The variability of climate and vegetation in ancient Judea opens up possibilities for many species of trees large enough to construct a cross. Based on the wood available at the time, here are a few likely candidates:
Olivewood – The olive tree was widespread in Judea and a well-known symbol of Israel. Olivewood was a common source of lumber for carpentry and construction. The strength and longevity of olivewood fits with its ability to support a human body on a cross.
Cedar – Several species of cedar grow natively in the Middle East. As mentioned above, cedar was culturally linked to religion and temple construction in the Old Testament. The rot-resistance and fragrance of cedar were positive attributes.
Tamarisk – Also called saltcedar, the Tamarix genus of trees is found across the Levant. Tamarisk is very hardy, strong, and drought resistant. It was used for wakes and funeral pyres, so was readily available.
Oak – Several species of oak were present in Judea, including the Kermes oak. As an extremely strong hardwood, oak is naturally suited for structural applications like crosses.
Cypress – Cypress trees were native to Persia and Syria, within the range of Judea. The wood was aromatic and rot-resistant, positive traits. Alexander the Great made the cypress his emblem.
Palm – Date palms were commonplace in Judea, but the soft, non-structural wood is unsuitable for a cross. However, some scholars suggest palm fronds or branches were used in conjunction with a sturdier wood.
A tantalizing piece of archaeological evidence came to light in the 1960s. Excavations in the vicinity of Jerusalem uncovered the ossuary (burial box) of a man named Yehohanan, dated to the 1st century AD. A heel bone was attached to one of the nails from the crucifixion, indicating that the man had been crucified.
Botanists examined the wood fragments from the Yehohanan crucifixion nails and identified the wood as cedar of the Cedrus genus. Does this mean Yehohanan – and by extension Jesus – were crucified on cedar crosses? Not necessarily. But it demonstrates that cedar from that region was indeed used for at least some crucifixions around that time period. Cedar remains a good candidate for the cross of Christ based on this archaeological evidence.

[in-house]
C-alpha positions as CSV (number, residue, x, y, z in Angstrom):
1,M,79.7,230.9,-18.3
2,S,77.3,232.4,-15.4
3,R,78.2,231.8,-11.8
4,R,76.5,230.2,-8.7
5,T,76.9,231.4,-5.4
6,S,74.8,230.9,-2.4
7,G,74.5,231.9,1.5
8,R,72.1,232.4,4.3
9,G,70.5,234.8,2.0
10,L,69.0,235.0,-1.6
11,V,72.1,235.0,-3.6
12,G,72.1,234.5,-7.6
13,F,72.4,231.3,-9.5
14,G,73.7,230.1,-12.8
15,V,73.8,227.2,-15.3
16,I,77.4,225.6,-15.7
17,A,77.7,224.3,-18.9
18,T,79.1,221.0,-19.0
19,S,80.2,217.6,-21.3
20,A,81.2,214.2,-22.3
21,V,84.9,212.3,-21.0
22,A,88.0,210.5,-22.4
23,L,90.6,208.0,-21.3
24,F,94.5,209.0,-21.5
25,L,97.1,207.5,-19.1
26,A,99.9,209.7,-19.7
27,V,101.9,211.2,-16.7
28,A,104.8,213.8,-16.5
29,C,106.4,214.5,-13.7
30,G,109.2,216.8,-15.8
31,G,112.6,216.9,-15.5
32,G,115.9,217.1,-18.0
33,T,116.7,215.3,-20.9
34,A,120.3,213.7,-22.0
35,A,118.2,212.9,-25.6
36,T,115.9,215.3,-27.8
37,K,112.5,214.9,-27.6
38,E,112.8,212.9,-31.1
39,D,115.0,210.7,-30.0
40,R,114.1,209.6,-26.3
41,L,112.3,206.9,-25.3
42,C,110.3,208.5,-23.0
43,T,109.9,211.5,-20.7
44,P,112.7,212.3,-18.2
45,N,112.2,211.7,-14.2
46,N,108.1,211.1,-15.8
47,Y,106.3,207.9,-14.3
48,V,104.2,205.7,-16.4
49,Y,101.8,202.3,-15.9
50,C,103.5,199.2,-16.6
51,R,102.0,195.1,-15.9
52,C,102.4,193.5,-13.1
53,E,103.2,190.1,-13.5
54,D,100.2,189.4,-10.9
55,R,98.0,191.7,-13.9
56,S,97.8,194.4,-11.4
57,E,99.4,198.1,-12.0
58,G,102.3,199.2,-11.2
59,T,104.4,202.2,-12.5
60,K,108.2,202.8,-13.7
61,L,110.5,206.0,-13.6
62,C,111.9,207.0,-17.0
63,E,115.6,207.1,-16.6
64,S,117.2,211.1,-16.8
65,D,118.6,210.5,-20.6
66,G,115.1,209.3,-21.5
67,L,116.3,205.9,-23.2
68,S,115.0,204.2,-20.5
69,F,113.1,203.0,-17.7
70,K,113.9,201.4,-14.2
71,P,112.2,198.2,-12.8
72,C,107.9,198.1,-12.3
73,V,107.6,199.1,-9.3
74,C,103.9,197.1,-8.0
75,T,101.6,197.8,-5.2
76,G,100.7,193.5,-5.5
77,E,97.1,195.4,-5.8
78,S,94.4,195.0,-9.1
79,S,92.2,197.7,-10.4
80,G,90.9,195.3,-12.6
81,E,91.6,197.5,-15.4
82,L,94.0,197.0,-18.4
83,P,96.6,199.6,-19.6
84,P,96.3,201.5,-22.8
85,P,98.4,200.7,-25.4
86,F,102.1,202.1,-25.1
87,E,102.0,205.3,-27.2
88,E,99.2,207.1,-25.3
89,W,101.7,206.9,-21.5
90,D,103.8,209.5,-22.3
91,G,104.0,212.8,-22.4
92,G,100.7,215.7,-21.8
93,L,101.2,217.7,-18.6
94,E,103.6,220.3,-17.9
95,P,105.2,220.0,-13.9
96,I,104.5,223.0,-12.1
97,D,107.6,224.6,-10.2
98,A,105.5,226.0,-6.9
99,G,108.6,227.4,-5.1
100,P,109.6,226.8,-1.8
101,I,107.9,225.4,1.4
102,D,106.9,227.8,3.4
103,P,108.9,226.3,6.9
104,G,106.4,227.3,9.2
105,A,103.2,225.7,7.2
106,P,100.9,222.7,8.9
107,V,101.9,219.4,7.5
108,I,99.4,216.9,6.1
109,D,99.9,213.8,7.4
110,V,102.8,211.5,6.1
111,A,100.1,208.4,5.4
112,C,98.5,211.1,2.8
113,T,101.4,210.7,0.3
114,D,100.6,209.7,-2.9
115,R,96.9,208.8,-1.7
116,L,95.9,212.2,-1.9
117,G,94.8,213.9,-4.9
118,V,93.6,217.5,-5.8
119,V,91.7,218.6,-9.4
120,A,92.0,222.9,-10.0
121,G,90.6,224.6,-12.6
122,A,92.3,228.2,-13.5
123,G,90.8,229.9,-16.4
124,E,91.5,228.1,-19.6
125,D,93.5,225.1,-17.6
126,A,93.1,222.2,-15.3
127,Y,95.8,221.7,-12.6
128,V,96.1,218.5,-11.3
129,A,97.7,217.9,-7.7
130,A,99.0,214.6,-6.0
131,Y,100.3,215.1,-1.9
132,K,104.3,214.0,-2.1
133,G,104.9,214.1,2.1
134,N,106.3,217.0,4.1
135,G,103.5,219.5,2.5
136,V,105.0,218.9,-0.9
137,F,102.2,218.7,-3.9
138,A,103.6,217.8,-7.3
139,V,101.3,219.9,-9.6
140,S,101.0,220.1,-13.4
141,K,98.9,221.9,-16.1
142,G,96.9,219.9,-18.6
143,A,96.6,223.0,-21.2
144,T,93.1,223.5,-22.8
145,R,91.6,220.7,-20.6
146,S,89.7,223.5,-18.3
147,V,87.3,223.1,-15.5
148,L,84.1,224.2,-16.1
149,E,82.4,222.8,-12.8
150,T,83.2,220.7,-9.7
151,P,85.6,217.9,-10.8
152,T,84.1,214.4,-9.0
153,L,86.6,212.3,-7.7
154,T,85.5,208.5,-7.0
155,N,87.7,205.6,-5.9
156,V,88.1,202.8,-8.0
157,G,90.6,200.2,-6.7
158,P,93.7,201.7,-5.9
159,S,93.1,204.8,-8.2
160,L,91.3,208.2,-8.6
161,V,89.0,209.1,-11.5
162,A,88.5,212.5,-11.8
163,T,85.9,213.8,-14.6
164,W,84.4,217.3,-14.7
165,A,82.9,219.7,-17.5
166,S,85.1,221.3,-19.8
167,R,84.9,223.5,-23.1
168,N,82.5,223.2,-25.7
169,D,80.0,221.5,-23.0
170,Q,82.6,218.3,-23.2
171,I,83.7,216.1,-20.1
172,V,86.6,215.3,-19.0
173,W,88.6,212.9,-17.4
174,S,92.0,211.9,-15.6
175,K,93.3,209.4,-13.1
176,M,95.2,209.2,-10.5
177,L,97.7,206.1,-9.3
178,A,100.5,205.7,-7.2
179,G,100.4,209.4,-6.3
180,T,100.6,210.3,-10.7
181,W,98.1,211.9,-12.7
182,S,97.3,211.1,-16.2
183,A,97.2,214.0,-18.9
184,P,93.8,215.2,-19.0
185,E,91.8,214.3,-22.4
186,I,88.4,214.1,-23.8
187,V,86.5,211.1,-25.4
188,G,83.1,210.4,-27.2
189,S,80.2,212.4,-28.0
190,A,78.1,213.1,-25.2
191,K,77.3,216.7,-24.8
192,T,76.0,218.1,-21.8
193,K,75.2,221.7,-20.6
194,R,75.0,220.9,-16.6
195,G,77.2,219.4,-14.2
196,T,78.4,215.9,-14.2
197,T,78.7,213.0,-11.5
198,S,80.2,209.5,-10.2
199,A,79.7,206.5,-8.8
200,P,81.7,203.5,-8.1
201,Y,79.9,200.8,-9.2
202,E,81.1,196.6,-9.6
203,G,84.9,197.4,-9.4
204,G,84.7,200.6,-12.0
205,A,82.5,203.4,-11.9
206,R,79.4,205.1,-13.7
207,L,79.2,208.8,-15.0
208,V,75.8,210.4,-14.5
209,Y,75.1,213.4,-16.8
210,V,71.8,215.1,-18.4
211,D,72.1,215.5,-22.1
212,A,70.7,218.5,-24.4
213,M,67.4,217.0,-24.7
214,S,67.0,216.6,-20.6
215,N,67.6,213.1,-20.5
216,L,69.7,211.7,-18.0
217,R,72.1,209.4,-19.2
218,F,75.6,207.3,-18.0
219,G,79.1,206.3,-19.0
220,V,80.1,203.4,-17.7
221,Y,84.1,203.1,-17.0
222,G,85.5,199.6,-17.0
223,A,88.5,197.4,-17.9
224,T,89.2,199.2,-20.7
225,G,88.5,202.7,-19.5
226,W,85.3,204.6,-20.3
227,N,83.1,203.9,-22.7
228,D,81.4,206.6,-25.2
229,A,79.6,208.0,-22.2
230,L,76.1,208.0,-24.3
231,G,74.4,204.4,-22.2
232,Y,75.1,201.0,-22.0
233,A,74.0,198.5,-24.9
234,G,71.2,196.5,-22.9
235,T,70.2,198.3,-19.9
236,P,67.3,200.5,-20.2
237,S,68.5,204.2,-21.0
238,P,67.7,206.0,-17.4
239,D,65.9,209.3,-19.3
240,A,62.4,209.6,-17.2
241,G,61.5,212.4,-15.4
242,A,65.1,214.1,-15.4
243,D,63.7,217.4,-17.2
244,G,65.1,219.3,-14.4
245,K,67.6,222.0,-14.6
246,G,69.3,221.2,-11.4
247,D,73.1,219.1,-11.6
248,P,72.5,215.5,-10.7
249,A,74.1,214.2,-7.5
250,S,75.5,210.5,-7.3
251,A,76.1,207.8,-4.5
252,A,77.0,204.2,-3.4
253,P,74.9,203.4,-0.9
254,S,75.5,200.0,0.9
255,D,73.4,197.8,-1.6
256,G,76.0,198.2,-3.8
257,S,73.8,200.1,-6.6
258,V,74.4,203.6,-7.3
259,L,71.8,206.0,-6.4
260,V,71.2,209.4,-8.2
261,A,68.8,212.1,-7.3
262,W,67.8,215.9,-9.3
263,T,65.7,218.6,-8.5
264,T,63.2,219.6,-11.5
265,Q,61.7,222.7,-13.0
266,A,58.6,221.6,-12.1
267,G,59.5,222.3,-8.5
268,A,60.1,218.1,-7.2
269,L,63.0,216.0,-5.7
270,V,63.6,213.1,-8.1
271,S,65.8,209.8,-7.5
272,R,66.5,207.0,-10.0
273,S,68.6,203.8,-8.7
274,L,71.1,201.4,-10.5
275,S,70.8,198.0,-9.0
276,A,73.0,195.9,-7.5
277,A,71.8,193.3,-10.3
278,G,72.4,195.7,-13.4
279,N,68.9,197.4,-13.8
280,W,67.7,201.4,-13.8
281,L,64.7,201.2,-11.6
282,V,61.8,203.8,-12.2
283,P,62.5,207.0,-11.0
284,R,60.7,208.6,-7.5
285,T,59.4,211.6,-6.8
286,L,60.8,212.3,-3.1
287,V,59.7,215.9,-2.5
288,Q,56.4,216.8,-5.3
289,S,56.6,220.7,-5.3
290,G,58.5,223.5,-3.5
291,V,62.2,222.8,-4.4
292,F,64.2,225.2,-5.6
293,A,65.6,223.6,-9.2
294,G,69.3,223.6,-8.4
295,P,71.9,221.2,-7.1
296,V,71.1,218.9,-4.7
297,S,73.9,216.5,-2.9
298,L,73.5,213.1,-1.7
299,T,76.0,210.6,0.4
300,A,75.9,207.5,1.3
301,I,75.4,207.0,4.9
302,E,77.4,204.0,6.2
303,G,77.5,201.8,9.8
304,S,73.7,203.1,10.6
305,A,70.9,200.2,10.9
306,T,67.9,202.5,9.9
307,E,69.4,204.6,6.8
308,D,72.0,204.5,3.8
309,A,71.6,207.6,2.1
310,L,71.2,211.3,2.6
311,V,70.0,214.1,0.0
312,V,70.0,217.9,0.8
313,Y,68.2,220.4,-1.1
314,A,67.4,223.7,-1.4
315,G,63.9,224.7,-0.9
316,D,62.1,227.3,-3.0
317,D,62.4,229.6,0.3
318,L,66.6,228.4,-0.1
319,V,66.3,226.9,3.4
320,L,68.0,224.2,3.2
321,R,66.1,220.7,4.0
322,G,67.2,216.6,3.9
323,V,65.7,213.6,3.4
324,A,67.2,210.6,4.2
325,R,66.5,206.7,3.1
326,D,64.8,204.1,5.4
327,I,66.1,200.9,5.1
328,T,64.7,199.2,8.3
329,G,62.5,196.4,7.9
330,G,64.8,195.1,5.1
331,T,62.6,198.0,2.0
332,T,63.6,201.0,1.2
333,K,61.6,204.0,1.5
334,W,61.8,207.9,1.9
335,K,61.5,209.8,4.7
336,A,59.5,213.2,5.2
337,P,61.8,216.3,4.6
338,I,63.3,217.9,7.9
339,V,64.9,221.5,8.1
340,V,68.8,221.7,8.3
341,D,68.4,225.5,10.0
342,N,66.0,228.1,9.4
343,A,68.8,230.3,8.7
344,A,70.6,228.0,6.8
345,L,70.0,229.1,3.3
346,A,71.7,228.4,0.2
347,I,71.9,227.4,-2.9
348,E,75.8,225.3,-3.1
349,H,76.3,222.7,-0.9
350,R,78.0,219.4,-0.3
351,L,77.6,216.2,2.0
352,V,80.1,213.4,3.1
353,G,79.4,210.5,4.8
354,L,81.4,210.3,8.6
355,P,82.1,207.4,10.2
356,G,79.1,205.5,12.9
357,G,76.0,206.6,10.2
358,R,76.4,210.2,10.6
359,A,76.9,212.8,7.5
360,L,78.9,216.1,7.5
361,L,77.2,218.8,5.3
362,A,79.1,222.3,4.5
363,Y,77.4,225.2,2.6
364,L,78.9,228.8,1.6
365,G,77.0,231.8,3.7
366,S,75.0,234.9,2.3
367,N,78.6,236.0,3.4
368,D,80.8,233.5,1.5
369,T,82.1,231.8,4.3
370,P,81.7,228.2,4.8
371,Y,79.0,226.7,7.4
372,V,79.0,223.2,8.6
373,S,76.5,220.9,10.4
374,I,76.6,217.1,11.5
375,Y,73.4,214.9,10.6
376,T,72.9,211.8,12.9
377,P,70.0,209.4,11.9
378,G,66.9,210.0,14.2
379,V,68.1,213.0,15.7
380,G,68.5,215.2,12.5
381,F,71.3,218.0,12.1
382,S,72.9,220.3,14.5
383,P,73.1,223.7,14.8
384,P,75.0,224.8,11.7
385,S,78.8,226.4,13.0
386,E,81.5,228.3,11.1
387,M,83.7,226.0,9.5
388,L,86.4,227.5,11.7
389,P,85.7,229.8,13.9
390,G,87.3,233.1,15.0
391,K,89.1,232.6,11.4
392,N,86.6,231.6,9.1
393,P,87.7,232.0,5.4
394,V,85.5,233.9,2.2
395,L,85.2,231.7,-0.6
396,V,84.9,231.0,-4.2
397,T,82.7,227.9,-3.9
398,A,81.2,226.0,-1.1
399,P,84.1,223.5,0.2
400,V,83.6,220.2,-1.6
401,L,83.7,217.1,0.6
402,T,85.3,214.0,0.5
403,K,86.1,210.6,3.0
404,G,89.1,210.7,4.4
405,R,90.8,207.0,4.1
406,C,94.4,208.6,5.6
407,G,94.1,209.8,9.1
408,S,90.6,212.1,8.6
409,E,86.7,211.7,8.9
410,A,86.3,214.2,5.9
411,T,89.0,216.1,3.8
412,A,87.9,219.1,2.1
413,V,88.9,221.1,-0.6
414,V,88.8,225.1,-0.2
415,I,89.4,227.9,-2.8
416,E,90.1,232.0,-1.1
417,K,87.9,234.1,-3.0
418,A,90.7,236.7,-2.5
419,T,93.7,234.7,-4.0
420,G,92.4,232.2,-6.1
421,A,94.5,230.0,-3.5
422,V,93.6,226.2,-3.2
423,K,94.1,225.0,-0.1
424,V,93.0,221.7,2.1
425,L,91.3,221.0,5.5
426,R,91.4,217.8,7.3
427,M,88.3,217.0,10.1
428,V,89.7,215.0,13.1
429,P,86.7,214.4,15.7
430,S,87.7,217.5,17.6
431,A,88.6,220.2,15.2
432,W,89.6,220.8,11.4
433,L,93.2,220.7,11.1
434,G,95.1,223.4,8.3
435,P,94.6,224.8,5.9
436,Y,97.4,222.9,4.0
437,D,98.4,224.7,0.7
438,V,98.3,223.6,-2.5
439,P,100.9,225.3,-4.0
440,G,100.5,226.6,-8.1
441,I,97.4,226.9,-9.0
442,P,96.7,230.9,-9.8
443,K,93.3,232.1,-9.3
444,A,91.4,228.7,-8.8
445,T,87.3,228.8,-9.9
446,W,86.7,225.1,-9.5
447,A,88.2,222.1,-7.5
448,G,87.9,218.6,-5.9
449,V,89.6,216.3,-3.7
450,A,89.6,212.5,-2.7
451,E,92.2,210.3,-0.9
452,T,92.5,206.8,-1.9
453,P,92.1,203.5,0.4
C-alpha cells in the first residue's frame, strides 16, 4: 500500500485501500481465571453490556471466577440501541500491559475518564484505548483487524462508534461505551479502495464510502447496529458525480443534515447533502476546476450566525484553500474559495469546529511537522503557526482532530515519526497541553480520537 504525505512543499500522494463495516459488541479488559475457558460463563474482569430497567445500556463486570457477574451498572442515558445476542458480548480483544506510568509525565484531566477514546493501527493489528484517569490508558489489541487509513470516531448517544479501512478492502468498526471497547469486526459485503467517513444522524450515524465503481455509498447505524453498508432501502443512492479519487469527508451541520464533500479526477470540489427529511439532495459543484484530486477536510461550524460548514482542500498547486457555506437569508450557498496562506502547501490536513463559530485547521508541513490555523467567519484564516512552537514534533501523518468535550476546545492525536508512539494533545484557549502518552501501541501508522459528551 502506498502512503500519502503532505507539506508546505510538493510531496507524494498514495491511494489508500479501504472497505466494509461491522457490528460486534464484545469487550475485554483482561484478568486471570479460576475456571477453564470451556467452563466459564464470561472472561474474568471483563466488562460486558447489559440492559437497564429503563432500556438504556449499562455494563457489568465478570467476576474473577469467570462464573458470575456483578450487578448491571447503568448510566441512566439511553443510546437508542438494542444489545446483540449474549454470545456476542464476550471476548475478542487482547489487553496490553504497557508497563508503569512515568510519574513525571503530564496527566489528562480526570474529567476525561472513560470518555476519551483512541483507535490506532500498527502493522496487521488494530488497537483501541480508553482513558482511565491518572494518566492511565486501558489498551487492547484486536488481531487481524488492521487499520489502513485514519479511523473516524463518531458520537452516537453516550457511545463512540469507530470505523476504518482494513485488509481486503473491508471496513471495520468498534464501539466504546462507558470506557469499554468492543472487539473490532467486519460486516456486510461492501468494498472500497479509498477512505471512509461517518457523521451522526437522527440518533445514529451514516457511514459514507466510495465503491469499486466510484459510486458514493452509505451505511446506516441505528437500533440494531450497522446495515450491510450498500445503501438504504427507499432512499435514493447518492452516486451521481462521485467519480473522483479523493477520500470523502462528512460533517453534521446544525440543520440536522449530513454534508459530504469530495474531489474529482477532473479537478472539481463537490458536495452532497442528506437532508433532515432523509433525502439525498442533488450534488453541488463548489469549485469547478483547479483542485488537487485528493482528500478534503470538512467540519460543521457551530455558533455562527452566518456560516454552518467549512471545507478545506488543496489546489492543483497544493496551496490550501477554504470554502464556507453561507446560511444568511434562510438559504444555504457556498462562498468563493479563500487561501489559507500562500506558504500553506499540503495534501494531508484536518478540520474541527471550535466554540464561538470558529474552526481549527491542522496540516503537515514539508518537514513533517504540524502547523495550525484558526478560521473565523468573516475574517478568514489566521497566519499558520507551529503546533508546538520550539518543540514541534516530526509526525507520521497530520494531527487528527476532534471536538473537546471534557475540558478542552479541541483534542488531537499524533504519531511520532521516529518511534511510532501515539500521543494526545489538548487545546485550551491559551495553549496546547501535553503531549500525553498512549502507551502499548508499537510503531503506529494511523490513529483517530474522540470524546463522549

Many alleged fragments of the true cross have been discovered and reported throughout history. However, these have no reliable provenance or connection to the actual crucifixion. Their authenticity is rejected by most mainstream Christian denominations.
Symbolic Significance of the Wood
Though we do not have definitive evidence of the specific species of tree used in Jesus’ crucifixion, the symbolic meanings attached to certain woods by tradition and scripture give insight into their spiritual significance.
Olivewood – Represents Israel, peace, the Garden of Gethsemane
Cedar – Represents purification, nobility, fragility of life
Cypress – Represents hope, vitality, regeneration
Oak – Represents strength, endurance, righteousness
Tamarisk – Represents sacrifice and suffering
So while the exact species of tree cannot be established, we can meditate on the deep symbolic meanings of these various woods described in the Bible. The tree as the instrument of salvation reminds us of the paradoxes involved – life coming out of death, redemption through sacrifice, glory through suffering. As the Apostle Paul wrote: “we preach Christ crucified: a stumbling block to Jews and foolishness to Gentiles, but to those whom God has called, both Jews and Greeks, Christ the power of God and the wisdom of God.” (1 Corinthians 1:23-24).
The precise botanical makeup of the tree is not the point. The theological meaning of the cross and God’s act of love for humanity is what matters. The cross as the axis between heaven and earth remains central in Christian faith.
Possible Species of the Cross
Based on this survey of the evidence, here are the most plausible candidates for the tree of Jesus’ crucifixion cross:
Oak – Prominent in tradition, known for strength
Cedar of Lebanon – Archaeological evidence, sacred associations
Olivewood – Abundant material, symbolic meaning
Tamarisk – Historical use, ability to support weight
Cypress – Link to tradition, aromatic properties
These types of wood correspond with the climate and vegetation of early 1st century Judea. They represent trees that grew locally and match known uses in construction at the time. Their merits are attested through Christian tradition over the centuries and symbolic resonance with scripture. With the limited definitive evidence available, we can endorse these species as the most likely contenders for the wood of the cross Jesus bore.
What type of tree was Jesus crucified on? We may never know the exact species. The Gospels do not specify, and historical records are inconclusive. Nonetheless, based on Botanical evidence, archaeological findings, symbolic meanings, and the persistence of tradition, certain woods like oak, cedar, olive, cypress, and tamarisk emerge as the most plausible. While intriguing, the ultimate purpose is not to pinpoint the precise tree, but to consider the spiritual meaning of the cross within God’s redemptive plan. The instrument of execution became the instrument of salvation. This “tree” that bore the battered body of Jesus supported the weight of humanity’s sin and bridged heaven and earth through God’s selfless love. Whether cypress, oak, palm or tamarisk, the true cross is the et